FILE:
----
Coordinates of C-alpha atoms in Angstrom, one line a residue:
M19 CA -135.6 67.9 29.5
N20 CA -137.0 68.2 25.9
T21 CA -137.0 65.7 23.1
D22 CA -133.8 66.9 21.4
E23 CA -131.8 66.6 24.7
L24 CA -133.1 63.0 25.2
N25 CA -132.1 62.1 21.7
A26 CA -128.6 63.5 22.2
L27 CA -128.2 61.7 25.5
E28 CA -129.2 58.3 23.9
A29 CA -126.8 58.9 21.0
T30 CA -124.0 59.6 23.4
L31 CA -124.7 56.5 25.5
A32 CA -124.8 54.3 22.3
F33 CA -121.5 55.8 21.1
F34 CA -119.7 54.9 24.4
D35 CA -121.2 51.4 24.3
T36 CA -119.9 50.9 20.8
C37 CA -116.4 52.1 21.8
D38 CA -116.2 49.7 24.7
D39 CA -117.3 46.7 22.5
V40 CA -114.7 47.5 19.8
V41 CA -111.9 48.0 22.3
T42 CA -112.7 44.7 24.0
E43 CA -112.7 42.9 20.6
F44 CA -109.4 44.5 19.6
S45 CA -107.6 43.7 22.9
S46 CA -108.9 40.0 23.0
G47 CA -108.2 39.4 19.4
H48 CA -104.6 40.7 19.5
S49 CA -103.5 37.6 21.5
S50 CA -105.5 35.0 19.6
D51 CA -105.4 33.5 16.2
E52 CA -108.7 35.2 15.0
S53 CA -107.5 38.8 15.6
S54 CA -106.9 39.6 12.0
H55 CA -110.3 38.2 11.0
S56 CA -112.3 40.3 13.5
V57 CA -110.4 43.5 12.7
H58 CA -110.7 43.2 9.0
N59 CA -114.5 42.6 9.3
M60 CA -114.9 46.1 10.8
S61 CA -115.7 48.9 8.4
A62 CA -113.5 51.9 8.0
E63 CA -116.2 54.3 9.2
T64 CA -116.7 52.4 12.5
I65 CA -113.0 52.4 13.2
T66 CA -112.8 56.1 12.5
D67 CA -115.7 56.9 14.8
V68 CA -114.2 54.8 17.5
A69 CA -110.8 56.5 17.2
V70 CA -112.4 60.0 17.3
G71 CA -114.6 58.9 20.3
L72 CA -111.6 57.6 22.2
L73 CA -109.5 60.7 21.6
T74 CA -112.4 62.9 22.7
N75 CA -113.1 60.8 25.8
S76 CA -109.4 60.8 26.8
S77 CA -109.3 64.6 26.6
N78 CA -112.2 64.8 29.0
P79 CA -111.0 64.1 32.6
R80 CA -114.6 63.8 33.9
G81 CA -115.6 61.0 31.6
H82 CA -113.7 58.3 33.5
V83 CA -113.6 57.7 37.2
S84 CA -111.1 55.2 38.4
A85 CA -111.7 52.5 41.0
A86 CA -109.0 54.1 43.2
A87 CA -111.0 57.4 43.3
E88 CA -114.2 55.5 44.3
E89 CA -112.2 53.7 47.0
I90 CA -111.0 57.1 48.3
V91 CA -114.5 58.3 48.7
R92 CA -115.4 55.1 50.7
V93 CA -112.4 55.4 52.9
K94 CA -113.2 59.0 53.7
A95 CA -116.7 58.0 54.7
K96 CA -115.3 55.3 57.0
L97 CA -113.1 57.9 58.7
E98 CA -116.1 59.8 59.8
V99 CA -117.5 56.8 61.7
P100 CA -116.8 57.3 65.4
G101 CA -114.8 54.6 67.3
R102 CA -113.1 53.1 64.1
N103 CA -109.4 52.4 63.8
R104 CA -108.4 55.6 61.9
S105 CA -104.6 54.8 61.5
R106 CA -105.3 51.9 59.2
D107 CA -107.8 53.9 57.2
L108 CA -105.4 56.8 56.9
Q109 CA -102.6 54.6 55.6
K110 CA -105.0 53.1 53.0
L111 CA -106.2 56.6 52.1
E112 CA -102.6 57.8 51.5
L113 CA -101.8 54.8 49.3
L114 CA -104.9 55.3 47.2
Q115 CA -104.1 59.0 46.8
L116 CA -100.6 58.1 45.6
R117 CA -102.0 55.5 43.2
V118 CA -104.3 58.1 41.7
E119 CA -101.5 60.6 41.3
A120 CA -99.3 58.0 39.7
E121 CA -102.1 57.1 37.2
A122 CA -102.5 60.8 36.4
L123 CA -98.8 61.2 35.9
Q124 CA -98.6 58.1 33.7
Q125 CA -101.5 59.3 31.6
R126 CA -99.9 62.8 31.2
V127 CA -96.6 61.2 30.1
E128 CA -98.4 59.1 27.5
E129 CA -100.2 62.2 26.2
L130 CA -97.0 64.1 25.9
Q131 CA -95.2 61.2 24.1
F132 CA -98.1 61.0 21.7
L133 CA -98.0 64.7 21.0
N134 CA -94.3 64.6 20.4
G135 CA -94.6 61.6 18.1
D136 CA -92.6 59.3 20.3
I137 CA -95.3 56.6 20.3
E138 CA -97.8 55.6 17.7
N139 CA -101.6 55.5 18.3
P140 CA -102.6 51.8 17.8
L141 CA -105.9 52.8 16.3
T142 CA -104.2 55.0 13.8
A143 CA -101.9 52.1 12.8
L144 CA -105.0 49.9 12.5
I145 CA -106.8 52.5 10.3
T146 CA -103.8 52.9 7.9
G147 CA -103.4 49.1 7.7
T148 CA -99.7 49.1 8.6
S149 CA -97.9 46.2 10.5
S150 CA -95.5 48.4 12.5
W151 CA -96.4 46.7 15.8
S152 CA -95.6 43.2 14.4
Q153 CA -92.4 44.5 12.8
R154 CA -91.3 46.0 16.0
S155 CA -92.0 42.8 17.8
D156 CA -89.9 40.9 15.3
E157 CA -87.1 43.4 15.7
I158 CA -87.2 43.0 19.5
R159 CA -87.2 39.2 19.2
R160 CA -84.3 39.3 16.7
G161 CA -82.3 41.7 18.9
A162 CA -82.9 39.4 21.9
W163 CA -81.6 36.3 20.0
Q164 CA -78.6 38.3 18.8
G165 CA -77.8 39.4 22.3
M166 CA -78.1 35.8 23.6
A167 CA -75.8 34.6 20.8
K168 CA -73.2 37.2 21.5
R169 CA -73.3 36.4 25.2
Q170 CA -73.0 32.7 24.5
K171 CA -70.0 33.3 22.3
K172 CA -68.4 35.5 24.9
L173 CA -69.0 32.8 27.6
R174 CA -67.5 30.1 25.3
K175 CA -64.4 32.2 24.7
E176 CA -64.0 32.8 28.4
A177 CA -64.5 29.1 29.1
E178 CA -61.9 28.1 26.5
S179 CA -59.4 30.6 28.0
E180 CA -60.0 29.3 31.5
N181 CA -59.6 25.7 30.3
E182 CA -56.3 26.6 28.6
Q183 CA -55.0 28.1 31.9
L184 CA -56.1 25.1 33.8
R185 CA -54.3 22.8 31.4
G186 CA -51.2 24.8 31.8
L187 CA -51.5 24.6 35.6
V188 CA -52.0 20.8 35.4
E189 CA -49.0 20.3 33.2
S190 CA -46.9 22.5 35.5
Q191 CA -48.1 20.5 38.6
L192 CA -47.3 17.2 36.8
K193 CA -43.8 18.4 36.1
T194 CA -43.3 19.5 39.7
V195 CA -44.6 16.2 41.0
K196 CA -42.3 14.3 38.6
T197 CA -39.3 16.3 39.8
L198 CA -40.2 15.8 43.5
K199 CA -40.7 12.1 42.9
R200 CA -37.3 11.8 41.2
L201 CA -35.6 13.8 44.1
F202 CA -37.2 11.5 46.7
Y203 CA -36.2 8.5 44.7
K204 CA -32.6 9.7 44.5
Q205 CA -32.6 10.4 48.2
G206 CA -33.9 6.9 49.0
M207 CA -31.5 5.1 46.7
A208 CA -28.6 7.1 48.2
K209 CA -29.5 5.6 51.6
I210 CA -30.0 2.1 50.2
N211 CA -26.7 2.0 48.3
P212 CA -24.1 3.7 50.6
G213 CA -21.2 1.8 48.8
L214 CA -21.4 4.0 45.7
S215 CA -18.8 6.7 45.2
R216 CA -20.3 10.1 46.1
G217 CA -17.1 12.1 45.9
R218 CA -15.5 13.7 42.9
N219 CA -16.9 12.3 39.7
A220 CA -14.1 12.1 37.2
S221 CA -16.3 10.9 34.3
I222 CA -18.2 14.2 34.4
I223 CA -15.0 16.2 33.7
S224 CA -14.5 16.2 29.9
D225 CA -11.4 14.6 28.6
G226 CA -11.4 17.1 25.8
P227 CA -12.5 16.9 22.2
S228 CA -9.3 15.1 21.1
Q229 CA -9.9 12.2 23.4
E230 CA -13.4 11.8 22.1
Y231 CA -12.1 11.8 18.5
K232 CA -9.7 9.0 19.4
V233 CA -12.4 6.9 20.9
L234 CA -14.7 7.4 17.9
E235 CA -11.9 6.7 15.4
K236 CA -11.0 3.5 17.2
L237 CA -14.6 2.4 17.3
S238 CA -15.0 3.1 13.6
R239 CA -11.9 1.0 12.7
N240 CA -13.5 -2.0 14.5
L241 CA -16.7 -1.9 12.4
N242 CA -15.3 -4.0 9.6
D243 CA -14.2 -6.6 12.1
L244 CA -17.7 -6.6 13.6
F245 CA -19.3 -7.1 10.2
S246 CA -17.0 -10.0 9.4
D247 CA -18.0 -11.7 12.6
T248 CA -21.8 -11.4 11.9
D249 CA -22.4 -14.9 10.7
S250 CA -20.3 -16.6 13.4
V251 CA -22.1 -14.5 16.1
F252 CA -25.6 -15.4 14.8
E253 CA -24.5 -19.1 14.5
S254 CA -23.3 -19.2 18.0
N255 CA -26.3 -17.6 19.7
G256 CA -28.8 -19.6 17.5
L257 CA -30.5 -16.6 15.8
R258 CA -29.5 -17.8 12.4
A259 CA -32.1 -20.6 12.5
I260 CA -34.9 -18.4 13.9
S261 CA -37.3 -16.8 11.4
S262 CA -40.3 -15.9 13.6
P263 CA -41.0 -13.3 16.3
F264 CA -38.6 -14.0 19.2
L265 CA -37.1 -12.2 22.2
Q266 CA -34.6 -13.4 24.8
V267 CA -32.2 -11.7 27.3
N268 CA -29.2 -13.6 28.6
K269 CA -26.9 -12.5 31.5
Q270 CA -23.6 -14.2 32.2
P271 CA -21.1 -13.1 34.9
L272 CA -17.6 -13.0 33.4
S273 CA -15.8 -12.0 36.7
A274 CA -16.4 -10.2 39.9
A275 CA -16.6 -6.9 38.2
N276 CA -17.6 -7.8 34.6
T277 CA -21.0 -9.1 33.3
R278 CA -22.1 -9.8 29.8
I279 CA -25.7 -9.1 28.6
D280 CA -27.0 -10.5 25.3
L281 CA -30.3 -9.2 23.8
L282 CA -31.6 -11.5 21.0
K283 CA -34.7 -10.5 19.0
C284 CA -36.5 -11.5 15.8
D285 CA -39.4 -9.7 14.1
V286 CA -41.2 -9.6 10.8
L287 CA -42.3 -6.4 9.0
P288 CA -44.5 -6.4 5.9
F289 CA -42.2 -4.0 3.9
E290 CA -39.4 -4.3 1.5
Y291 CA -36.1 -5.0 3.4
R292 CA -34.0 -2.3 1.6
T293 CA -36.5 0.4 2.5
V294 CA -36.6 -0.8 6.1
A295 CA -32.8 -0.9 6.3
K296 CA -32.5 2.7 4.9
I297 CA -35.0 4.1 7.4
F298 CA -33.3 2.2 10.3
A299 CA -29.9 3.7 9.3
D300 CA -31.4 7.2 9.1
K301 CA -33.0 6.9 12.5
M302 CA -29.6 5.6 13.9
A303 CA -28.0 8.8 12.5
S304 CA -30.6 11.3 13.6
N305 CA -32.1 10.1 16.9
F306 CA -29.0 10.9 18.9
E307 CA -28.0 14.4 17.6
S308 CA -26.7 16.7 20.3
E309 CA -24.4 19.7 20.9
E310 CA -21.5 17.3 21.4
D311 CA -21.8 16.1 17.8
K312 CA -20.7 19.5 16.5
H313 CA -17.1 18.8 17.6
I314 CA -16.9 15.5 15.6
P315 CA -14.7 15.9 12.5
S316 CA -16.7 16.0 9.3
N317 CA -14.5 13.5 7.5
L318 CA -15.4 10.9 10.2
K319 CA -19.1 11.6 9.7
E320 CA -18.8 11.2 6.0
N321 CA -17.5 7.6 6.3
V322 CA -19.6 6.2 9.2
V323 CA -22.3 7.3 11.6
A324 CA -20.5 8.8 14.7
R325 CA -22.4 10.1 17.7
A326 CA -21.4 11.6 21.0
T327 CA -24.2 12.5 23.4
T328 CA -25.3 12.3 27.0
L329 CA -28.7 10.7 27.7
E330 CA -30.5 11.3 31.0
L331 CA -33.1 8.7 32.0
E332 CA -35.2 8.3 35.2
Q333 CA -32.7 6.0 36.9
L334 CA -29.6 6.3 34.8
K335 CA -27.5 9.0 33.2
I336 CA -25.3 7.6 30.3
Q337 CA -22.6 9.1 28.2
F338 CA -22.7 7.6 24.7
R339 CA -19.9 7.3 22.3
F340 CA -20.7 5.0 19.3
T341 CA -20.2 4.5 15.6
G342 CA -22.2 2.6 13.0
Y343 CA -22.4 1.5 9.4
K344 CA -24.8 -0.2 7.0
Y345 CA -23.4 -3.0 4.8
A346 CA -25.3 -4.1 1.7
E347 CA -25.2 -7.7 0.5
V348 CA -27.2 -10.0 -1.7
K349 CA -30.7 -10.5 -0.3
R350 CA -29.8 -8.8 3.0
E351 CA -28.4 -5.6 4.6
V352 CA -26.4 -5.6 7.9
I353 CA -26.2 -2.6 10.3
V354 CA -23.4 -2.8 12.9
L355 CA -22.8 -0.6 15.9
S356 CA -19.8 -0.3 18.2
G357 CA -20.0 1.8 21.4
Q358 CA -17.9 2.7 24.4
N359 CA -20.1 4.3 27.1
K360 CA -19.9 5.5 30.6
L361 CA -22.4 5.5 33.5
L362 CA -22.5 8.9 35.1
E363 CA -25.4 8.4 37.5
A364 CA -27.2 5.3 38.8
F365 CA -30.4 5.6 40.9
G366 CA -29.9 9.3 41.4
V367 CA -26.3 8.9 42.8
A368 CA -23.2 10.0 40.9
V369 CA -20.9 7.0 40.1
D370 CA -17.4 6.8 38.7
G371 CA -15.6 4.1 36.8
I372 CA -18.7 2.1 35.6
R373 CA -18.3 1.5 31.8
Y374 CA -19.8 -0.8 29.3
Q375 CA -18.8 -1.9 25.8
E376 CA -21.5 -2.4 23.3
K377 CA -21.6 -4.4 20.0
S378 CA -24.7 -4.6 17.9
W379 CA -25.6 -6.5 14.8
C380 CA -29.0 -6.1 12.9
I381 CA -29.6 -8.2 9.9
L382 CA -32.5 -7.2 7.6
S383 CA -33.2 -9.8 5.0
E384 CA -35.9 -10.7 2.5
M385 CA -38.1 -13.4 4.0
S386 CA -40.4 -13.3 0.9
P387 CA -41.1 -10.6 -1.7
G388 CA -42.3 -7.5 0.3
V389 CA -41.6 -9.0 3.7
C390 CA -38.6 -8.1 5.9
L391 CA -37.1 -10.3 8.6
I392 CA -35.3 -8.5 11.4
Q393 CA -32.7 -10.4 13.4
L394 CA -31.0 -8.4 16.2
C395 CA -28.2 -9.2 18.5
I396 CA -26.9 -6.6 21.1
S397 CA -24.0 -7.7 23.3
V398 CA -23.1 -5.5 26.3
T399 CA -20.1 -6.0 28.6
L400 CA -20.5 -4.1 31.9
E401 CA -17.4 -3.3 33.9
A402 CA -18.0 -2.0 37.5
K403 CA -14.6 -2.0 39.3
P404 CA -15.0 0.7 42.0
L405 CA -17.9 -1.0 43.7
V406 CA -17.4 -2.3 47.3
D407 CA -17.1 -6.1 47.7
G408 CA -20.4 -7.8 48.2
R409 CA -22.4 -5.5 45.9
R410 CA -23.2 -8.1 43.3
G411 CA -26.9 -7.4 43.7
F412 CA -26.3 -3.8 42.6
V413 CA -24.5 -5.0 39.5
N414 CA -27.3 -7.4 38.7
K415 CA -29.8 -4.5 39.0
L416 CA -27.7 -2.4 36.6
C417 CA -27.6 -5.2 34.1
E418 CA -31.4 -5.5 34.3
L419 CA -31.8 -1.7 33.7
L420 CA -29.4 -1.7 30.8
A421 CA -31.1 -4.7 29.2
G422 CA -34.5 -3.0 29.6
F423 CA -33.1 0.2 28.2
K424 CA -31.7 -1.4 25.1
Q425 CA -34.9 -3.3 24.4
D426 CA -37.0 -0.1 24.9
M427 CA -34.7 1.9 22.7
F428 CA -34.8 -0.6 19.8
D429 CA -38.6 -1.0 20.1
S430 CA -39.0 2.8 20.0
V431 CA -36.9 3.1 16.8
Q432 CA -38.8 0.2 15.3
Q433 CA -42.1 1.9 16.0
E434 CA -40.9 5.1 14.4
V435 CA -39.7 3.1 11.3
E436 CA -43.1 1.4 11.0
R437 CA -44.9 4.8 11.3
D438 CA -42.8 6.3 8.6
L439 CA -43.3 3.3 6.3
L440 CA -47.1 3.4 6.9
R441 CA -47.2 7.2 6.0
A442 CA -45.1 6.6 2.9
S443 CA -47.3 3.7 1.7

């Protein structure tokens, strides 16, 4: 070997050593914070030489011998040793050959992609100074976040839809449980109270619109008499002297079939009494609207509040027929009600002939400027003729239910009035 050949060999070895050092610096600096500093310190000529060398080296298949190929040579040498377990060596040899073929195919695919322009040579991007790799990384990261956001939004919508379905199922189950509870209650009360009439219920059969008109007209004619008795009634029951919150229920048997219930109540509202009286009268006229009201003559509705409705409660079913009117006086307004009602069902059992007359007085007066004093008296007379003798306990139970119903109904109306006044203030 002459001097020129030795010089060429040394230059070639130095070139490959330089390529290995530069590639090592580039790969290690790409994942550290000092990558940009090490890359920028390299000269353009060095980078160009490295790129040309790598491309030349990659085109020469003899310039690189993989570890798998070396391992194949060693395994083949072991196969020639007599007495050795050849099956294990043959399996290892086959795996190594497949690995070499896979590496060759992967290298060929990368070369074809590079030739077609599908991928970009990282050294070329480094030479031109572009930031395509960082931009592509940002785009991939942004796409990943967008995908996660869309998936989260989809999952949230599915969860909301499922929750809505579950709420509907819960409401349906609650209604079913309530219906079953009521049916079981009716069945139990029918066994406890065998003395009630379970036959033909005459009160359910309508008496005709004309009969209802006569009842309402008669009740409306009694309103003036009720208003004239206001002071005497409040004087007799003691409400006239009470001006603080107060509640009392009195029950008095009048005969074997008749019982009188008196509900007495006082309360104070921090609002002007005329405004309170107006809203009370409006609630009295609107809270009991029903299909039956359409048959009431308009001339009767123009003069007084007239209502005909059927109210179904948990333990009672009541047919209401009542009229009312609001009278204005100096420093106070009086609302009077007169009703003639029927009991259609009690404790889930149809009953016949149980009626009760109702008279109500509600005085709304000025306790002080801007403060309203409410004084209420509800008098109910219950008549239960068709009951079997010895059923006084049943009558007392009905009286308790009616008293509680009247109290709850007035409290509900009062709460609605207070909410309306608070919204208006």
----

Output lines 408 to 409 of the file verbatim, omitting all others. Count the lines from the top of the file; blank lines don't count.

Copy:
Q425 CA -34.9 -3.3 24.4
D426 CA -37.0 -0.1 24.9